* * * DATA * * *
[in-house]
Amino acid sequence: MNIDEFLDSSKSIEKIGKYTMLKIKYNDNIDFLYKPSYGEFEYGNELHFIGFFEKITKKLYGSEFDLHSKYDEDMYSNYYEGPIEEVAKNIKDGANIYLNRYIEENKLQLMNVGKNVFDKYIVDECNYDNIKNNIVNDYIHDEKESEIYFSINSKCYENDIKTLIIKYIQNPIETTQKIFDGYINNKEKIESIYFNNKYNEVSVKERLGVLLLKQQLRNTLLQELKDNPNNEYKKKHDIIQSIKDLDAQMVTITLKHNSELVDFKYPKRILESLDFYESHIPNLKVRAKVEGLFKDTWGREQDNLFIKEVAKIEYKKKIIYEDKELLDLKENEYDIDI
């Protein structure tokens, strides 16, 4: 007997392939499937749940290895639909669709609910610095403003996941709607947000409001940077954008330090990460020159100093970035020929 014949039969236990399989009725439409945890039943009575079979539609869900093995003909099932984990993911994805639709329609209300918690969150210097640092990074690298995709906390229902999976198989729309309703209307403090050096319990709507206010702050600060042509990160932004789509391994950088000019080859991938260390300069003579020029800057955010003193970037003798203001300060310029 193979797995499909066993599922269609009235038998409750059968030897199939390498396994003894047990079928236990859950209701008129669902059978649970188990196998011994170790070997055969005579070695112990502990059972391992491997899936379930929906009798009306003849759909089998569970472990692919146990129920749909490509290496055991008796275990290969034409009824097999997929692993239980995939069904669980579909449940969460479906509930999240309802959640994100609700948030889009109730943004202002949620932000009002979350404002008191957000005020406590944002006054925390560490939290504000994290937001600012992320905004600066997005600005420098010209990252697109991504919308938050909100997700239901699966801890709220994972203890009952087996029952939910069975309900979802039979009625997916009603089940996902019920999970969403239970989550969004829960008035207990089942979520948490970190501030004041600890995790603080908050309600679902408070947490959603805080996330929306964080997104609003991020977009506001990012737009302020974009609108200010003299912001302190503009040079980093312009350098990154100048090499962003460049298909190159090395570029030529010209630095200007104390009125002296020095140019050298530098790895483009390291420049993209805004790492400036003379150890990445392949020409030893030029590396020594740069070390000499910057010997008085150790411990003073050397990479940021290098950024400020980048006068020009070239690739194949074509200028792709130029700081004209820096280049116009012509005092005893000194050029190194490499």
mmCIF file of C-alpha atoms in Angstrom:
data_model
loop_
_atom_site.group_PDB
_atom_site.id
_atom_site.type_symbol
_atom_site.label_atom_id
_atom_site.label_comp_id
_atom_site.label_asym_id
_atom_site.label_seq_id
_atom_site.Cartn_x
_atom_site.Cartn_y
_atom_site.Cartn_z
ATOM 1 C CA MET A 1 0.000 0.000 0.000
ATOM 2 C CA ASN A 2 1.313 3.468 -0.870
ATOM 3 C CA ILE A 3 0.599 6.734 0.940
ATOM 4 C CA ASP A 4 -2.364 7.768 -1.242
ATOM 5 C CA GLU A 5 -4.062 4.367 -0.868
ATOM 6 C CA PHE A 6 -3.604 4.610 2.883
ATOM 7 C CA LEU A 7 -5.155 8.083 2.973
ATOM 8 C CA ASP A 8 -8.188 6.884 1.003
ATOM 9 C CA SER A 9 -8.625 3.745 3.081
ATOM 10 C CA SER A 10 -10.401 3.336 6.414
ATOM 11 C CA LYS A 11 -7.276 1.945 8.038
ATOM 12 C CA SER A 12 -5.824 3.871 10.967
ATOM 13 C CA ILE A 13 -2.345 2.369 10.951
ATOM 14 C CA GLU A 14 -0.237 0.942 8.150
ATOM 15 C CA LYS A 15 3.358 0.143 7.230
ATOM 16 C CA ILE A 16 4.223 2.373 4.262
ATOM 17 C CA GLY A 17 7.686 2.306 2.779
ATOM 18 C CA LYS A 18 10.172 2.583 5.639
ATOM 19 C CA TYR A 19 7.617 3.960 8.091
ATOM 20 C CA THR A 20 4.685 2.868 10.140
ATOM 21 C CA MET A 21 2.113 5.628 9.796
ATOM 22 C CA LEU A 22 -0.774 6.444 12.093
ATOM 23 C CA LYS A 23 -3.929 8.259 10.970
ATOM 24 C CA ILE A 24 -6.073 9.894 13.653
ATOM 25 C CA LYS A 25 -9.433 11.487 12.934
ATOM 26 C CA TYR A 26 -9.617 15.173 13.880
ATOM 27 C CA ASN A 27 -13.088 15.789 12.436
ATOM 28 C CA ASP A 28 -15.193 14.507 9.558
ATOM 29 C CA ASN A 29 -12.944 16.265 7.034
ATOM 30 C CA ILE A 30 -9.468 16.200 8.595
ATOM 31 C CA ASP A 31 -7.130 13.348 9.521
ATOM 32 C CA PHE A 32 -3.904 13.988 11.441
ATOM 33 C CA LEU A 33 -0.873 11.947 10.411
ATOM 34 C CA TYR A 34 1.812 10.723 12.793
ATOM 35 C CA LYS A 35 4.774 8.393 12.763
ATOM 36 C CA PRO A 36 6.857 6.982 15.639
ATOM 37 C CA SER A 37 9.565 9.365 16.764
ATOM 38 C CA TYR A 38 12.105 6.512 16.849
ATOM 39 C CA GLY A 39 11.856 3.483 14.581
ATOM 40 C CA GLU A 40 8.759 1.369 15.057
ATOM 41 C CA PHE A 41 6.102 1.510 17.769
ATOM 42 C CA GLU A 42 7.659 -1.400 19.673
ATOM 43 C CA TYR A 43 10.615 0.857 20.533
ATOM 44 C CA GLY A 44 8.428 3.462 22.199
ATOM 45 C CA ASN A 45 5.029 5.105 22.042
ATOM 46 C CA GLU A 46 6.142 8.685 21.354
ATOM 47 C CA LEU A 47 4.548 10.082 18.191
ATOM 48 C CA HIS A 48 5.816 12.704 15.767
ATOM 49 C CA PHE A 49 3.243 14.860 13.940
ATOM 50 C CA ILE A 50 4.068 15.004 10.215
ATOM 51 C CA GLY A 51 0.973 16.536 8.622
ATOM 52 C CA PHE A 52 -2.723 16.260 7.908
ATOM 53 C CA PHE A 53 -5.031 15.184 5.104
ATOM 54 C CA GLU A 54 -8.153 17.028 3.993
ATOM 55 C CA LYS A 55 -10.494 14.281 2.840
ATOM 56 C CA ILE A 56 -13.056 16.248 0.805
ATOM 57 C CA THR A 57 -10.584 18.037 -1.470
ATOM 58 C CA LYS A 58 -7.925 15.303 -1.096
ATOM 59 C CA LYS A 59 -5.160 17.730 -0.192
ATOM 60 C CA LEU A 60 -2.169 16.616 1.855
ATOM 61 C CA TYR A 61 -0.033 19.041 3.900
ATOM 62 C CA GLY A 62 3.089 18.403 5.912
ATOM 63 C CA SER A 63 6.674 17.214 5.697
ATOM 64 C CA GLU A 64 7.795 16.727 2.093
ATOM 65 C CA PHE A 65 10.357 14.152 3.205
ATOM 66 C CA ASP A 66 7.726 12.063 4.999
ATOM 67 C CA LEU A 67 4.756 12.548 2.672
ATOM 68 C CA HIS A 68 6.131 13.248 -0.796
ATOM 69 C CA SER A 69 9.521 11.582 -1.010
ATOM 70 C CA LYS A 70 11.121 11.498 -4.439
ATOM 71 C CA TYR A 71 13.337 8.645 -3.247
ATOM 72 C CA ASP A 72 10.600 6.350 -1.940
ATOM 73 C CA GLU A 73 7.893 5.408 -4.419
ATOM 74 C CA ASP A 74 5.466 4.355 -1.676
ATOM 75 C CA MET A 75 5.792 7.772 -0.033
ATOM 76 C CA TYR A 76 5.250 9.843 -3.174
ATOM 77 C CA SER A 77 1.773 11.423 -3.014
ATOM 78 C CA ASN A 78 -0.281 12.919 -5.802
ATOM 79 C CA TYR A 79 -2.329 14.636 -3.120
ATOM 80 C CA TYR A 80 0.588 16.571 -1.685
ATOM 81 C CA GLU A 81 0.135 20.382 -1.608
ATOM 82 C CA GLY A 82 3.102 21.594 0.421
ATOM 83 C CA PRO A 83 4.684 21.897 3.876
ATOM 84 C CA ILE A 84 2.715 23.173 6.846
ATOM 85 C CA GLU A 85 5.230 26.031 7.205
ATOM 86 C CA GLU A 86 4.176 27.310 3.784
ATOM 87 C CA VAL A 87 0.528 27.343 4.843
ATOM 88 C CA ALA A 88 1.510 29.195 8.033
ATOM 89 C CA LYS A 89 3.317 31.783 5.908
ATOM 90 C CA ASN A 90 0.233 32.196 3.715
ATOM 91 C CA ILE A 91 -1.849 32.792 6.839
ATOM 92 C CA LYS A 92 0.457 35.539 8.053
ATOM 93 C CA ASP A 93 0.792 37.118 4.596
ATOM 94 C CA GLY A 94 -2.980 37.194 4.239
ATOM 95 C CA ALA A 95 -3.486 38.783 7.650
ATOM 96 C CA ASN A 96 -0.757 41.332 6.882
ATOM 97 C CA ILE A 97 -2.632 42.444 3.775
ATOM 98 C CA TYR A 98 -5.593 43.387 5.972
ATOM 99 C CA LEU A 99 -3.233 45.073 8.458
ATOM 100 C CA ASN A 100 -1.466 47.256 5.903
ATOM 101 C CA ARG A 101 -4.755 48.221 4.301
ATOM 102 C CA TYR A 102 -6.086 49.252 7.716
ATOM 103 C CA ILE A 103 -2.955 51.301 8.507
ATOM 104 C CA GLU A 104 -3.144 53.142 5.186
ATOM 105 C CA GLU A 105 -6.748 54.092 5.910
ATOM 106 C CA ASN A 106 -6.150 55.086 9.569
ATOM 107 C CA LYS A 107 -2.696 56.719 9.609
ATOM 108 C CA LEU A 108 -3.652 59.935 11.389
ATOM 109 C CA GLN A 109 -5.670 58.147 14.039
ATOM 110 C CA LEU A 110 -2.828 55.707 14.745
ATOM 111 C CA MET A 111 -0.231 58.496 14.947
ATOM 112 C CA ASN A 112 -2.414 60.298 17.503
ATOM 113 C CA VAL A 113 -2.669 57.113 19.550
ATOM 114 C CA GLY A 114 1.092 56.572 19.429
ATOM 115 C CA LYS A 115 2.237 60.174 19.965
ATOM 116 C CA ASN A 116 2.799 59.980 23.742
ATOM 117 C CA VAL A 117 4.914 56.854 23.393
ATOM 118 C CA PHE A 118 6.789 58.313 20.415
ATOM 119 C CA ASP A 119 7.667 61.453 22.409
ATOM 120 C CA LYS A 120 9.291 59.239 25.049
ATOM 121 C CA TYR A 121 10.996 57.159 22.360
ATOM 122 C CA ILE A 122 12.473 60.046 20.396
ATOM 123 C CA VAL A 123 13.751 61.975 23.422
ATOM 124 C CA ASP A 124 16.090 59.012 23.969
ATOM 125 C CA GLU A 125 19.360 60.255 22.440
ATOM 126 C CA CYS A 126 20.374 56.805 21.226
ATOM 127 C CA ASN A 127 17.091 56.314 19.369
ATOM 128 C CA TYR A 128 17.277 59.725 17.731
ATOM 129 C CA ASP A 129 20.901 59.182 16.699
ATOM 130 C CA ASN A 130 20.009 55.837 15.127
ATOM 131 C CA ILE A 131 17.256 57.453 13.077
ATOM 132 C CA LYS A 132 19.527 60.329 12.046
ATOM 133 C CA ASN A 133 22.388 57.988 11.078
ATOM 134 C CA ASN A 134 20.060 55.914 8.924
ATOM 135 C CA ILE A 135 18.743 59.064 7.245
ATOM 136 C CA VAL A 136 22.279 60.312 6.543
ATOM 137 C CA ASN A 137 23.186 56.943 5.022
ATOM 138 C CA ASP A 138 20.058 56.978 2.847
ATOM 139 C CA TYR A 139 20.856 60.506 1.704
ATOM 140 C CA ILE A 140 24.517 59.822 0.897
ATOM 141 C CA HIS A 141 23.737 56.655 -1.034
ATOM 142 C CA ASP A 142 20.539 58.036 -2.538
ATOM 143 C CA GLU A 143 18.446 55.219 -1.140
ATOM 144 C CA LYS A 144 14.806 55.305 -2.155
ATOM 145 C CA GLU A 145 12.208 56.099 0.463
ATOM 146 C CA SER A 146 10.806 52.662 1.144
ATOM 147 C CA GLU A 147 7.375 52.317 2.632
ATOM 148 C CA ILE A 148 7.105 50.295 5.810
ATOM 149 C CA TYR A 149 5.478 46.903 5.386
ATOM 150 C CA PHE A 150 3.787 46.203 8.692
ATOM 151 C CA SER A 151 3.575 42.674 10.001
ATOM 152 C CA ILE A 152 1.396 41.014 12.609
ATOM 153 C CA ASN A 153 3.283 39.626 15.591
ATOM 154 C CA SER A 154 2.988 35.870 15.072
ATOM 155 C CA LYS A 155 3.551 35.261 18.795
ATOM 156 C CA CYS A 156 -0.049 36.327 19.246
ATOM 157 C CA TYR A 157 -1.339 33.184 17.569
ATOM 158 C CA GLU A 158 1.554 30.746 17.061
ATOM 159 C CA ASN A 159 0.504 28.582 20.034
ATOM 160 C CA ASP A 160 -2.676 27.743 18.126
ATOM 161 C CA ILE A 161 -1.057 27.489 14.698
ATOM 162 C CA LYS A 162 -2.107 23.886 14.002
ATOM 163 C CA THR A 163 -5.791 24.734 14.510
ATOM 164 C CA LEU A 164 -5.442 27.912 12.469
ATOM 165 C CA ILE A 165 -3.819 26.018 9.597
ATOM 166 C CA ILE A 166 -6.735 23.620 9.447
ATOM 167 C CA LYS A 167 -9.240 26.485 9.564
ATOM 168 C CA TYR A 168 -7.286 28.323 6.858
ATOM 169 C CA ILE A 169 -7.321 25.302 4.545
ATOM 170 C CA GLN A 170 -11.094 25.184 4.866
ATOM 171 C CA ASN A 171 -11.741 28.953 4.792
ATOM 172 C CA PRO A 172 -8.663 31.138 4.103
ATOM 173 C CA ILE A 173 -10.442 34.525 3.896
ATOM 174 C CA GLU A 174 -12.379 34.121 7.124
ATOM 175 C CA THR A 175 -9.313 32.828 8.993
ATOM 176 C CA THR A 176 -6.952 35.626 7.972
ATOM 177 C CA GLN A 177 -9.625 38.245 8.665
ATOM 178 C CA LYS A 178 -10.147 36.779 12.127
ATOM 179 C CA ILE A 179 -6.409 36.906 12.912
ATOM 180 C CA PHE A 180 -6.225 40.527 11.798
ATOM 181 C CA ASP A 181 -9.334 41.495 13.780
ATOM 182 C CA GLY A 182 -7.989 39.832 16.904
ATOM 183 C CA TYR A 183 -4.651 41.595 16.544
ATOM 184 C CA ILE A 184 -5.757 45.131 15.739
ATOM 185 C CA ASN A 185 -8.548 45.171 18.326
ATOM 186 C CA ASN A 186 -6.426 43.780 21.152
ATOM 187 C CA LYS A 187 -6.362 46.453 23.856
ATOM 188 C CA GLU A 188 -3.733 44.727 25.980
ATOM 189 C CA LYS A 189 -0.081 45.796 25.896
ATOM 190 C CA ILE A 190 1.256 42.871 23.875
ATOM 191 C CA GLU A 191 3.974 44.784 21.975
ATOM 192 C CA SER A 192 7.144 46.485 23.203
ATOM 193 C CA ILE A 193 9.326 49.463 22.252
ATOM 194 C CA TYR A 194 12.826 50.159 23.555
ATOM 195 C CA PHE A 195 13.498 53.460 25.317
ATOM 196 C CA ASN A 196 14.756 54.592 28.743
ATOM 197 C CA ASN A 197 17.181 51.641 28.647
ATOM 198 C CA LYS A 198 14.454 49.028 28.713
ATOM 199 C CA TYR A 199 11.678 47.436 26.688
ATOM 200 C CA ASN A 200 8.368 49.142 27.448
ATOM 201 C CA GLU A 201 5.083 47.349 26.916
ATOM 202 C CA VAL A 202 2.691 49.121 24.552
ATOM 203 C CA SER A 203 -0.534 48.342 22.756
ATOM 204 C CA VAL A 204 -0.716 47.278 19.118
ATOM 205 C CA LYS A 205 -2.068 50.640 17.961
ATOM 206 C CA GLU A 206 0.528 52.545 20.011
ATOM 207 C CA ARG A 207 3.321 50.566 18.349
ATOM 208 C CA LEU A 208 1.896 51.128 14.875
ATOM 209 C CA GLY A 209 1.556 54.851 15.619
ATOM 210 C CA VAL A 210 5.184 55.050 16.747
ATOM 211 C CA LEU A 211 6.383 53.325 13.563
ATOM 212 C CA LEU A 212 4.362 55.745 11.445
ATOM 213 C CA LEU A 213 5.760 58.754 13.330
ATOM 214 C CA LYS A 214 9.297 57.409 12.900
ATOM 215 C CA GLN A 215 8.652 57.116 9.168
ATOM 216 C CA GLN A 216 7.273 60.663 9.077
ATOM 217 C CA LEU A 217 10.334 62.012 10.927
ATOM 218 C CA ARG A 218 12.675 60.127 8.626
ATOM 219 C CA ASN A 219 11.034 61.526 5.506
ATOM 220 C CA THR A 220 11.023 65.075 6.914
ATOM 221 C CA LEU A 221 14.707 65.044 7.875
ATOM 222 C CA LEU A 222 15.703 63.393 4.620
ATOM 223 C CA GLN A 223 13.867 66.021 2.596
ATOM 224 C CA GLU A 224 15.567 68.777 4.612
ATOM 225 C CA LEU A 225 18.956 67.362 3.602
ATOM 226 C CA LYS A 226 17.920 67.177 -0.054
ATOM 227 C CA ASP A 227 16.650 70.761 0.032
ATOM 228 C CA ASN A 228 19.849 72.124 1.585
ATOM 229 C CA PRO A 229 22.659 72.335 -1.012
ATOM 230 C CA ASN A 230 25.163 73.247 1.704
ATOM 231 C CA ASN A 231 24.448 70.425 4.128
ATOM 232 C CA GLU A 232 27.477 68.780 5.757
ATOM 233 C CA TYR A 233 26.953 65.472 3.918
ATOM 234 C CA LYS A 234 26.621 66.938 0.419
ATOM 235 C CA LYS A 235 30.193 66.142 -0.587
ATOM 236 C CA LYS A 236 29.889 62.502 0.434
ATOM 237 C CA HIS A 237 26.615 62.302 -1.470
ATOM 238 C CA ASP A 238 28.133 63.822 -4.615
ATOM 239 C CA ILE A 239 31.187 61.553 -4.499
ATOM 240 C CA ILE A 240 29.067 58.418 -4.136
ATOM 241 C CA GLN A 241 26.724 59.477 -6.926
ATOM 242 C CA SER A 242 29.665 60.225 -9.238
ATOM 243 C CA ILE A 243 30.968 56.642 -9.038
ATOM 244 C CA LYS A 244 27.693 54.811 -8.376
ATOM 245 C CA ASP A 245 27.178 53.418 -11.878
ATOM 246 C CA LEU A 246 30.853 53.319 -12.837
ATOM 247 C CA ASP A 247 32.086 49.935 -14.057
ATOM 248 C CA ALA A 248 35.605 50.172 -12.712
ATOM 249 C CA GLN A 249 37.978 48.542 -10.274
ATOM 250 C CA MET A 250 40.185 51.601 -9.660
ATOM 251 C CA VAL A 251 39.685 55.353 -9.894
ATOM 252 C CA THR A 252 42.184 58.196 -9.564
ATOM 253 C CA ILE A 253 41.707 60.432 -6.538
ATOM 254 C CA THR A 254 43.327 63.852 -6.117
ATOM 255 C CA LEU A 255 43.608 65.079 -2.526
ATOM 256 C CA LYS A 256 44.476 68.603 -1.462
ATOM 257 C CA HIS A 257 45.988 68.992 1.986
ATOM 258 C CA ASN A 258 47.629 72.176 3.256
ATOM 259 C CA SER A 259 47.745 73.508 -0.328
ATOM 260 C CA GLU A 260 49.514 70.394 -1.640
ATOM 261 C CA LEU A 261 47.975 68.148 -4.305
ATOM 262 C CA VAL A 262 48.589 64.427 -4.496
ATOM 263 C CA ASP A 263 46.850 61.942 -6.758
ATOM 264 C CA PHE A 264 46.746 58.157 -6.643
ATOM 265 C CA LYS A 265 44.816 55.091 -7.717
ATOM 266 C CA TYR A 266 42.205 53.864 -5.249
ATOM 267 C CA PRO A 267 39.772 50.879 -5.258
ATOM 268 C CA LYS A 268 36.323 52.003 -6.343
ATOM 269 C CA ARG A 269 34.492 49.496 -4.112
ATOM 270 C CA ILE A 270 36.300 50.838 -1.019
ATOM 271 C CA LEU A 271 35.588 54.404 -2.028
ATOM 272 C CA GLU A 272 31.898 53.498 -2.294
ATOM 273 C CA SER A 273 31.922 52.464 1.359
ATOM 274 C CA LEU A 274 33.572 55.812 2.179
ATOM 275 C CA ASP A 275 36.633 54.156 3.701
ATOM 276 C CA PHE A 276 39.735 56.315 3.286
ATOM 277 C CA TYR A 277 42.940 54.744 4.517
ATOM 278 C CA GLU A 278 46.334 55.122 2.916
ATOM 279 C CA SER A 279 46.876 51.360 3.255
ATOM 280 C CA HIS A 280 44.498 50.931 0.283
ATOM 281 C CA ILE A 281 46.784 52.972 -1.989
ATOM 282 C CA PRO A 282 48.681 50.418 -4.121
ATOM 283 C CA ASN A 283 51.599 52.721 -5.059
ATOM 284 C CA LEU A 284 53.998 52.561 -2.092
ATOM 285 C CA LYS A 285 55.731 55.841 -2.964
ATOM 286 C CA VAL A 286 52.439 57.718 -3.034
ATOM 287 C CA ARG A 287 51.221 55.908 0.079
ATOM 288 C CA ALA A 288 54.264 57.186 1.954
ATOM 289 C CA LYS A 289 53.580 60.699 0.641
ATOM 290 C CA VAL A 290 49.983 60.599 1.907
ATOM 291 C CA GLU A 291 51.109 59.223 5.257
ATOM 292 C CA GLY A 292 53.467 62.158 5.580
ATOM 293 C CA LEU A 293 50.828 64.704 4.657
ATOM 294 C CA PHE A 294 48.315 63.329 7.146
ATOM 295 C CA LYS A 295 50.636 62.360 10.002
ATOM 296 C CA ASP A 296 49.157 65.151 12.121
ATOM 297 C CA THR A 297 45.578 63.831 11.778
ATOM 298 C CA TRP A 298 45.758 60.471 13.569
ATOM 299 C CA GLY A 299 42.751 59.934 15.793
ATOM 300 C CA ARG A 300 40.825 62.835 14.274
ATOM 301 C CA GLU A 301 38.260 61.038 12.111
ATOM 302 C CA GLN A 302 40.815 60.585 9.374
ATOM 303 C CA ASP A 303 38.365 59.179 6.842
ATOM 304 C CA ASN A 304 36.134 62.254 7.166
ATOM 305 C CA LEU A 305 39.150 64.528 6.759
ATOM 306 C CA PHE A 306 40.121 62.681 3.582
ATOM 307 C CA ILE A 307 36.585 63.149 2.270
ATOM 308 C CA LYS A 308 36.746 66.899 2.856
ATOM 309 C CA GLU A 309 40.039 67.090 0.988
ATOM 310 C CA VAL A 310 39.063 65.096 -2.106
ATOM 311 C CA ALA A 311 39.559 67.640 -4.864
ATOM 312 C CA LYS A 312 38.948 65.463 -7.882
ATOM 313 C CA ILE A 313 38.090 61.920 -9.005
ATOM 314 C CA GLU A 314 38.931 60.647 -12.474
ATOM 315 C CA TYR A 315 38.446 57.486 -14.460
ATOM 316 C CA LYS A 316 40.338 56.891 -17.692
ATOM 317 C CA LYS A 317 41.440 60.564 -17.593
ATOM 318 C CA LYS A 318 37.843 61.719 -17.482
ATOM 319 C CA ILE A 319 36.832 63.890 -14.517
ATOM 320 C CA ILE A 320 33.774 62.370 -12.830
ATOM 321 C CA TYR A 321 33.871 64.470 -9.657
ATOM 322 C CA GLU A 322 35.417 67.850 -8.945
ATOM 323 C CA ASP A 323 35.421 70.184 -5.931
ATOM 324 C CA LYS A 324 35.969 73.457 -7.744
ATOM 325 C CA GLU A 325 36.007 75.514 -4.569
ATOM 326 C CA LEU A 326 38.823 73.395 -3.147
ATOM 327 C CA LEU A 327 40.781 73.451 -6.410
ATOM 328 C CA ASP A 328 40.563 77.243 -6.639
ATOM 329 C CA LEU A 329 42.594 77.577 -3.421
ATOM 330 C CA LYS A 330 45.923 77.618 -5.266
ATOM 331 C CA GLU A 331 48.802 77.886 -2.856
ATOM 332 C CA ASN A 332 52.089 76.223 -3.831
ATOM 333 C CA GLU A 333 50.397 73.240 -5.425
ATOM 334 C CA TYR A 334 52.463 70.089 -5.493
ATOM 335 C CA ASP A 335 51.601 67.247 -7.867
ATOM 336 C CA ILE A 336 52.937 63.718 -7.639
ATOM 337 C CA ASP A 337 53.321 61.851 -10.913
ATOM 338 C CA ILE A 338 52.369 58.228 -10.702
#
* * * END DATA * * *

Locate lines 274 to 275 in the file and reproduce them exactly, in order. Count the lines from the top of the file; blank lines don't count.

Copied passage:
ATOM 258 C CA ASN A 258 47.629 72.176 3.256
ATOM 259 C CA SER A 259 47.745 73.508 -0.328